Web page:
It’s halfway through the year and for once I haven’t fallen behind on my Goodreads Reading Challenge; in fact, I’m ahead by a month! Part of the reason is that I have more free time now that school’s out, but I think the main reason has to do with one of my big goals for 2016.
In January I resolved to focus more. I wanted to work on being present in the moment, focusing on one thing at a time, and finishing the task at hand. I thought if I could discipline myself and learn to resist distractions and shut out the noise, I could accomplish more.
It worked, but it also had some side effects. Naturally, the more I tuned out the Internet in an effort to concentrate, the less I interacted with social media. And then when I did visit sites like Facebook, I became very quickly overwhelmed, and very often dismayed. The noise was so much louder.
I think all of us struggle with this. We want to share and connect and feel as though we’re part of a community, yet we’re drowning in it. I literally cannot process that amount of information anymore. I’d meant to take a short break from Facebook, but now I dread the thought of going back so much I honestly don’t think I can.
The bright side, again, is that I’m much more likely to finish a book within a week of starting it, and I’ve read some fabulous books this year! In May, my son and I were at Barnes & Noble buying a birthday present for his sister and I noticed a display of discounted hardcover copies of Robert Galbraith’s (J. K. Rowling’s) The Cuckoo’s Calling. I’d always wanted to read the crime fiction series but hadn’t gotten around to checking it out. And although I didn’t have the extra money, I did remember later to look up the book on my Overdrive account (I love that program).
Soon the novel was on my Kindle, and I was completely hooked. I tore through The Cuckoo’s Calling in days, once staying up until three in the morning. When I finished it I immediately downloaded the second book in the series, The Silkworm, and then the third, Career of Evil. All three are fantastic, with intriguing mysteries, irresistible characters, and top-notch writing.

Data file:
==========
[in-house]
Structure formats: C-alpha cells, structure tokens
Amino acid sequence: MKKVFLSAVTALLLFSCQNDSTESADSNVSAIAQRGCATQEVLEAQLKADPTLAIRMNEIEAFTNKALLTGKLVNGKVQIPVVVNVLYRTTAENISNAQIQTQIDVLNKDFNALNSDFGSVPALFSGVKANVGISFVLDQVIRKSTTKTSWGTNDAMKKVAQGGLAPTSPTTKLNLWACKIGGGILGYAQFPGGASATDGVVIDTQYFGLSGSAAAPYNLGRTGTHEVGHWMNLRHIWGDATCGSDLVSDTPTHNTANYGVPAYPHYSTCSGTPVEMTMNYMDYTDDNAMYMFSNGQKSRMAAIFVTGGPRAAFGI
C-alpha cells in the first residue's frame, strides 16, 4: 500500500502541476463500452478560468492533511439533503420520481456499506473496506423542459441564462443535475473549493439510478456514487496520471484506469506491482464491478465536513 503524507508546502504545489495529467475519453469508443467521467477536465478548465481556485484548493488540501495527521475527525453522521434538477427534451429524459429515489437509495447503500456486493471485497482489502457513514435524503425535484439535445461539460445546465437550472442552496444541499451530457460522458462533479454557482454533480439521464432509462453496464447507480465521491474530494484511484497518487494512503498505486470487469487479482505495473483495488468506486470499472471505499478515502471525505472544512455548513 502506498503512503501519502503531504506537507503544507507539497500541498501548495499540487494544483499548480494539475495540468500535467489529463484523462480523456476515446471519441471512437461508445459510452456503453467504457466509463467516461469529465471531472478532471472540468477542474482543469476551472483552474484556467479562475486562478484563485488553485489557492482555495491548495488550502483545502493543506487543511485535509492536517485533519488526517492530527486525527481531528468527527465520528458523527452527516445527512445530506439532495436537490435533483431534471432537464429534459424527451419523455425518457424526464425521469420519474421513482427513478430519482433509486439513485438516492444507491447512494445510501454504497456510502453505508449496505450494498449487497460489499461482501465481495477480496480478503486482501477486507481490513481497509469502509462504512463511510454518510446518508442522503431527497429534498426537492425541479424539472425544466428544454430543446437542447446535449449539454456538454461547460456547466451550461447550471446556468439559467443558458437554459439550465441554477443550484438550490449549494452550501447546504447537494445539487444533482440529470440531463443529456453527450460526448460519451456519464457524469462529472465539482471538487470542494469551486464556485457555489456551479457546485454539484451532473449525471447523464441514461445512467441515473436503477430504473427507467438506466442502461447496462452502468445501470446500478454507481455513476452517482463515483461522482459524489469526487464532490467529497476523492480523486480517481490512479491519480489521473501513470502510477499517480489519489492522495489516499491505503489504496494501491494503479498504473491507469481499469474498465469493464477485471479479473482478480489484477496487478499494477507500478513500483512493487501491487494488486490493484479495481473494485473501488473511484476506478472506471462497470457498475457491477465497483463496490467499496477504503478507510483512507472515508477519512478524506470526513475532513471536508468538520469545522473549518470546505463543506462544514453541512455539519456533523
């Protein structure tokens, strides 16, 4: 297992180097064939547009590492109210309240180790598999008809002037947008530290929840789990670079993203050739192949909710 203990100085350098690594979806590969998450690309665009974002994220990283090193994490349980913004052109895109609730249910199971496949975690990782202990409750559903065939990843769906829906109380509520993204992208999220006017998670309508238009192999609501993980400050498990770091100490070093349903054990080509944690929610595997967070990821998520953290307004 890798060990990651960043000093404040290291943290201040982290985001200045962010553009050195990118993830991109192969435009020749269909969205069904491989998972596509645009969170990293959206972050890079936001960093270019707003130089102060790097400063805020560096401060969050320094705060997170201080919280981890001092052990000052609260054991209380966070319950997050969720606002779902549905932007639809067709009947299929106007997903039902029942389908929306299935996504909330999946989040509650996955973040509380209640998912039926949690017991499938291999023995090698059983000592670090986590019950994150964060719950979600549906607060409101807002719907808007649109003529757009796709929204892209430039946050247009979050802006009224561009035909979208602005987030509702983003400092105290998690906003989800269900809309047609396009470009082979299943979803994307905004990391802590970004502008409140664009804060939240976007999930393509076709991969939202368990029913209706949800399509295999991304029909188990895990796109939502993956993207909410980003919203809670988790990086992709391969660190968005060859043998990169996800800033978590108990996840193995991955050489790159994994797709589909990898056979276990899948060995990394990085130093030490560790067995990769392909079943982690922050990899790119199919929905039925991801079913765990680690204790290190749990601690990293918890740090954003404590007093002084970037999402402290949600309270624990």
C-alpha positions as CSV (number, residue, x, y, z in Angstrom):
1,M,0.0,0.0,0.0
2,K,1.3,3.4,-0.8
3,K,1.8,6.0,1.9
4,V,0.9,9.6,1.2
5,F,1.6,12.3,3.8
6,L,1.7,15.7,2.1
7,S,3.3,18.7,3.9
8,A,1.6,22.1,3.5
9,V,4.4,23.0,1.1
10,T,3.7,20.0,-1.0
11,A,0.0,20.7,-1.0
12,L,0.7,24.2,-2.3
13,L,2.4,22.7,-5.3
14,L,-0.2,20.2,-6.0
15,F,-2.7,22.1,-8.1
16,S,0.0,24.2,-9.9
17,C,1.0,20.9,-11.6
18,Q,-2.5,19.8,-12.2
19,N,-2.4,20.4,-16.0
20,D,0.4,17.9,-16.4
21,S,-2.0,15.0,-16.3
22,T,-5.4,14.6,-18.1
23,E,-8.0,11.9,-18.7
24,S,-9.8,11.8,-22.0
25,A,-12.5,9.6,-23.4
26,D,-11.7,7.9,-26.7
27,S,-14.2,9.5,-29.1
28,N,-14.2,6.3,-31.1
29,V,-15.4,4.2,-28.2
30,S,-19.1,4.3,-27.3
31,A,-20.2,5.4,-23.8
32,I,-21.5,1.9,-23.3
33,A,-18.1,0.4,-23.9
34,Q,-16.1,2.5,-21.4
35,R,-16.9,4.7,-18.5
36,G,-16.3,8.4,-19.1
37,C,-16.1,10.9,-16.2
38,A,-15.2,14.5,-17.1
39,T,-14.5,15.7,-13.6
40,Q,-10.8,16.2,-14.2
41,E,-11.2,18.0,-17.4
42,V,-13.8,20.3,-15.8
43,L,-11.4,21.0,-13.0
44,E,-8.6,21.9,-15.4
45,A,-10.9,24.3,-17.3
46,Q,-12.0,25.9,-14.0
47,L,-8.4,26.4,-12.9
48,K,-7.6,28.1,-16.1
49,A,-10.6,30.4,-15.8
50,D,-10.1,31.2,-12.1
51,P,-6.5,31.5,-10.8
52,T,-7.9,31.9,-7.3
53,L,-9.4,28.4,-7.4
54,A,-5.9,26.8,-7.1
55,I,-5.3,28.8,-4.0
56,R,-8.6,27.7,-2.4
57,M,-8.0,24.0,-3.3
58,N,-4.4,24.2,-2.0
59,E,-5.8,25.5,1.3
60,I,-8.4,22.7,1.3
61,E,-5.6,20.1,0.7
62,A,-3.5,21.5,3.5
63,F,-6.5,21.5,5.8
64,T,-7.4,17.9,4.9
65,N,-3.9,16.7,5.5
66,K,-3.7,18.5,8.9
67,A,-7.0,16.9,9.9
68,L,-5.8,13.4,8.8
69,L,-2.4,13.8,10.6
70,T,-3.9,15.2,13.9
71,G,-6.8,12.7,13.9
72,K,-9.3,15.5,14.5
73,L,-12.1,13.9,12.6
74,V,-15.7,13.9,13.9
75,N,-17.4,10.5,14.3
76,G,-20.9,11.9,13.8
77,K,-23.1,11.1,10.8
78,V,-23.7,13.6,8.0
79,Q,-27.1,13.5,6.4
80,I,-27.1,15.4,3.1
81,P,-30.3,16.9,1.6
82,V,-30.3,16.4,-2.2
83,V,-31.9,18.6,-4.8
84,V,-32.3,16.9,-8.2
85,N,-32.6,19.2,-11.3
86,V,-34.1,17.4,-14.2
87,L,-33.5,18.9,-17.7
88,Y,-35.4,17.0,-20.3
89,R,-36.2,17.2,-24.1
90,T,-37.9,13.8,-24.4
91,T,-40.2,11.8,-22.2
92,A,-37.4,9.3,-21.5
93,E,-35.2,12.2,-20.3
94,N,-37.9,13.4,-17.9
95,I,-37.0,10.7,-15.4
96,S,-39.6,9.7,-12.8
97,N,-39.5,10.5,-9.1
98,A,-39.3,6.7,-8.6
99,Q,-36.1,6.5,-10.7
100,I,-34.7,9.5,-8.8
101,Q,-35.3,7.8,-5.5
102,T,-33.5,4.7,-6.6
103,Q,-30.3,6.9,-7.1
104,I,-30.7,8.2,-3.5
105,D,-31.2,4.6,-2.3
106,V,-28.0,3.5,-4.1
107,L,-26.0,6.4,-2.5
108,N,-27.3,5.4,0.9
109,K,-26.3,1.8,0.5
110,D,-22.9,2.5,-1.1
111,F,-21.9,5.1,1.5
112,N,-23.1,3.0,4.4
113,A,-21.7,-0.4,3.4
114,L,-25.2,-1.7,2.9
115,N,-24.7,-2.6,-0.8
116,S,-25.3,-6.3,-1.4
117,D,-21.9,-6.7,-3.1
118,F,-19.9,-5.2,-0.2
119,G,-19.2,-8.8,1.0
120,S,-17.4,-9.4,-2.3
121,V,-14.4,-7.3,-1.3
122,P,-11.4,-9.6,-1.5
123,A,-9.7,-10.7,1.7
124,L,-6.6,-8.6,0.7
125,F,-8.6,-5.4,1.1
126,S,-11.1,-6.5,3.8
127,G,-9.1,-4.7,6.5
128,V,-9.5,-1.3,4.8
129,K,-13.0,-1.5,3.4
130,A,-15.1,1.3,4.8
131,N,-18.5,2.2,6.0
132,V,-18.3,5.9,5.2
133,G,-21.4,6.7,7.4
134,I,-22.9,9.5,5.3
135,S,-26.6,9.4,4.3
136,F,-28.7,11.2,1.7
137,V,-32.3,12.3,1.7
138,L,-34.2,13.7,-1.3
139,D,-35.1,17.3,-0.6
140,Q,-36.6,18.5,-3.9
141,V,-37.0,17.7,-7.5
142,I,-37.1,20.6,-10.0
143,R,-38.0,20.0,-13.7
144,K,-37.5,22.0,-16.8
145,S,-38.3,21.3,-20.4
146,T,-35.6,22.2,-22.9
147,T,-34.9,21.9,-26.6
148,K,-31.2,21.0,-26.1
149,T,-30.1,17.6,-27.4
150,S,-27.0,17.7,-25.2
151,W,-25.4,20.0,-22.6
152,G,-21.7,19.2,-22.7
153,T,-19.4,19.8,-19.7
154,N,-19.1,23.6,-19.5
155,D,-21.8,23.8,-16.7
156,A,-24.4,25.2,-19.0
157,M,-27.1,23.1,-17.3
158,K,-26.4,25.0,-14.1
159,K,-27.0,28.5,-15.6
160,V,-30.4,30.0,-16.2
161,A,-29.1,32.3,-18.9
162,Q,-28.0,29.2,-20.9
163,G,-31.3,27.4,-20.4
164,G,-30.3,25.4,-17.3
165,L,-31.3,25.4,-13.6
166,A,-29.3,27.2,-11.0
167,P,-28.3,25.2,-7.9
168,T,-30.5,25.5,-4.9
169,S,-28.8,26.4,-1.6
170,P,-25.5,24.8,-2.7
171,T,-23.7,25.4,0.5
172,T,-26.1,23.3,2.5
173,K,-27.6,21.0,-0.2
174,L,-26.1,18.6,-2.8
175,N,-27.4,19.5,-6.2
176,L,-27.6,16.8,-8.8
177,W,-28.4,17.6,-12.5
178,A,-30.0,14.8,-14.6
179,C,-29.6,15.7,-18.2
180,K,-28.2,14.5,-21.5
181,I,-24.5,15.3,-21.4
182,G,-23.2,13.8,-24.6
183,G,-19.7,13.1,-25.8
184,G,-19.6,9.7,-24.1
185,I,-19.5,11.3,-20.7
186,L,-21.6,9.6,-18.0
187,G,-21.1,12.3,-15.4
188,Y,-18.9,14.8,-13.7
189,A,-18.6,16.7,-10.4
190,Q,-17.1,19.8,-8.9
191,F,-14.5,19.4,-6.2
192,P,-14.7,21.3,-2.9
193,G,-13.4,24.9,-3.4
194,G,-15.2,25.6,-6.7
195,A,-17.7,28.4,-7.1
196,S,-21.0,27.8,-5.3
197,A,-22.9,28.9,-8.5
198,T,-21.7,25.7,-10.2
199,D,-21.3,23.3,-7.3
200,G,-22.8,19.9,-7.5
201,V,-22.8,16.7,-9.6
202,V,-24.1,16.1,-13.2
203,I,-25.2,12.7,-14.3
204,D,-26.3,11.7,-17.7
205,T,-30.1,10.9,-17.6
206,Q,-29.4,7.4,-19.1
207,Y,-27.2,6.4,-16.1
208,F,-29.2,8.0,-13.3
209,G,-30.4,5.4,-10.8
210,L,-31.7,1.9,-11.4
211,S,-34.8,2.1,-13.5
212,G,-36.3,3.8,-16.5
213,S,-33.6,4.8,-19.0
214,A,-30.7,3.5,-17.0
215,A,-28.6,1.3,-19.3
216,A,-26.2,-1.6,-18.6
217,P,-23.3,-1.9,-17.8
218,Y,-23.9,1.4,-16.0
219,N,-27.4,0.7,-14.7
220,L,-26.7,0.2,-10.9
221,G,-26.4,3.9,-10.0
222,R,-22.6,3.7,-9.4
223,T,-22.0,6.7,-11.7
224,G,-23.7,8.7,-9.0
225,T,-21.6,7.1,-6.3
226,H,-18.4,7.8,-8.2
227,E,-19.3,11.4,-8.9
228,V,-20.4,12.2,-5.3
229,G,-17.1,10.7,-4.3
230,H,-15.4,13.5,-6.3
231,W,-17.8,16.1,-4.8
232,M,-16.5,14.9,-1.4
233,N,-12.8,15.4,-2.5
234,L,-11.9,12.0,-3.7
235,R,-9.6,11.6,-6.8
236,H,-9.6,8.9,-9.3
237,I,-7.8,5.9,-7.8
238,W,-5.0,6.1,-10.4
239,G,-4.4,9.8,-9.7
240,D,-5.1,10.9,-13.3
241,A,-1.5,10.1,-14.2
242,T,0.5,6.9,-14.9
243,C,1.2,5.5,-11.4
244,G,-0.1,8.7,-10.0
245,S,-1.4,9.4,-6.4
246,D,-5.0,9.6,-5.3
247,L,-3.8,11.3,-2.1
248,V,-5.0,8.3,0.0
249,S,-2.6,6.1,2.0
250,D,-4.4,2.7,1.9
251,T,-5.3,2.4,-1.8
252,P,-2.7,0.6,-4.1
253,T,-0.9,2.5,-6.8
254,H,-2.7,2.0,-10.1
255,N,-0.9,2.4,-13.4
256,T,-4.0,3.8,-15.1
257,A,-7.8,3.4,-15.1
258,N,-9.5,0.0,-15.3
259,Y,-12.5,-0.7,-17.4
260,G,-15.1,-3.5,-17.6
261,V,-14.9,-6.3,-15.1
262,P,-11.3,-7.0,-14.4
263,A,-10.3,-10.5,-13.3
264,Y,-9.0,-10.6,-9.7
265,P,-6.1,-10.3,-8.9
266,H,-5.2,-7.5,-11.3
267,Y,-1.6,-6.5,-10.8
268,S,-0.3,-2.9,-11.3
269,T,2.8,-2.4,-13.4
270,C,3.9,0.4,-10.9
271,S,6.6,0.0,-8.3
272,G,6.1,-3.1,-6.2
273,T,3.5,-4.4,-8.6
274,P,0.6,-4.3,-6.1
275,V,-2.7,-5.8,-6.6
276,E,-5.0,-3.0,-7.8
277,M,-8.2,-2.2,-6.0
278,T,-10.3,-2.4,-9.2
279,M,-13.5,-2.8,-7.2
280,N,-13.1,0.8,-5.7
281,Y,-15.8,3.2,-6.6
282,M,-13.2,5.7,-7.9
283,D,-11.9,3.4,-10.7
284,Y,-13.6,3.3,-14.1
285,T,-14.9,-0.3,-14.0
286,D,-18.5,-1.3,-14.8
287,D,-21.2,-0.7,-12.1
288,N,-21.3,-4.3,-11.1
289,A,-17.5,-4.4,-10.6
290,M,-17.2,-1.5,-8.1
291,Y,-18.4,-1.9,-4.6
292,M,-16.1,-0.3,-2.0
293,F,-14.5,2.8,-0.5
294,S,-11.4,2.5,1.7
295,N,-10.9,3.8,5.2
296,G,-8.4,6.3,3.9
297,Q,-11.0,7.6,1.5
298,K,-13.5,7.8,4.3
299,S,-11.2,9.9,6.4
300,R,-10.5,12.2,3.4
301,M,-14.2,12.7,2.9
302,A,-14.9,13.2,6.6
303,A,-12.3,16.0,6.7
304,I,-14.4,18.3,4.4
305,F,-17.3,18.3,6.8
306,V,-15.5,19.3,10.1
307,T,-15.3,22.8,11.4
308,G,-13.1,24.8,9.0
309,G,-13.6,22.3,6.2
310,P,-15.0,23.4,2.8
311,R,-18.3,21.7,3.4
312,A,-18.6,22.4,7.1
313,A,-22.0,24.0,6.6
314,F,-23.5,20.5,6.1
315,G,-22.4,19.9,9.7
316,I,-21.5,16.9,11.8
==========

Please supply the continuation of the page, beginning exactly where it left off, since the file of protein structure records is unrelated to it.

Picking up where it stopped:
Some of the books I’ve read this year were underwhelming, especially because there was so much hype surrounding them. I expected to be impressed with The Boy in the Striped Pajamas and Miss Peregrine’s Home for Peculiar Children but both left me cold (that said, I can’t wait to see Tim Burton’s film version of the latter).
Then there were the books that started out amazing but either fizzled out halfway through (Neverwhere) or disappointed with the ending (The Girl on the Train).
My favorite novel so far is a debut by Carol Rifka Brunt called Tell the Wolves I’m Home. It’s a beautifully written story about a young girl coming to terms with the death of her beloved uncle, who succumbed to AIDS. The novel takes place in the ’80s, and both her uncle’s sexuality and the manner of his death are forbidden subjects. June has no one to share her grief with, until the one other person who loved her uncle as much as she did reaches out to her. This book is so lovely; I highlighted countless passages as I read. Here is one of them:
Then, into the silence, over the top of everything, came a long, sad howl. For a second it felt like the sound had come from inside me. Like the world had taken everything I was feeling and turned it into sound.
As for my own writing, I’m querying for my second book, What Was Never There, editing my middle grade novel, and of course writing essays on the endlessly fascinating topic of motherhood. This one, which explores the language we use to describe blended families, was published a few weeks ago in a new magazine called Motherwell.
Let me know what you’re reading, what you’re writing, or just how your summer’s going!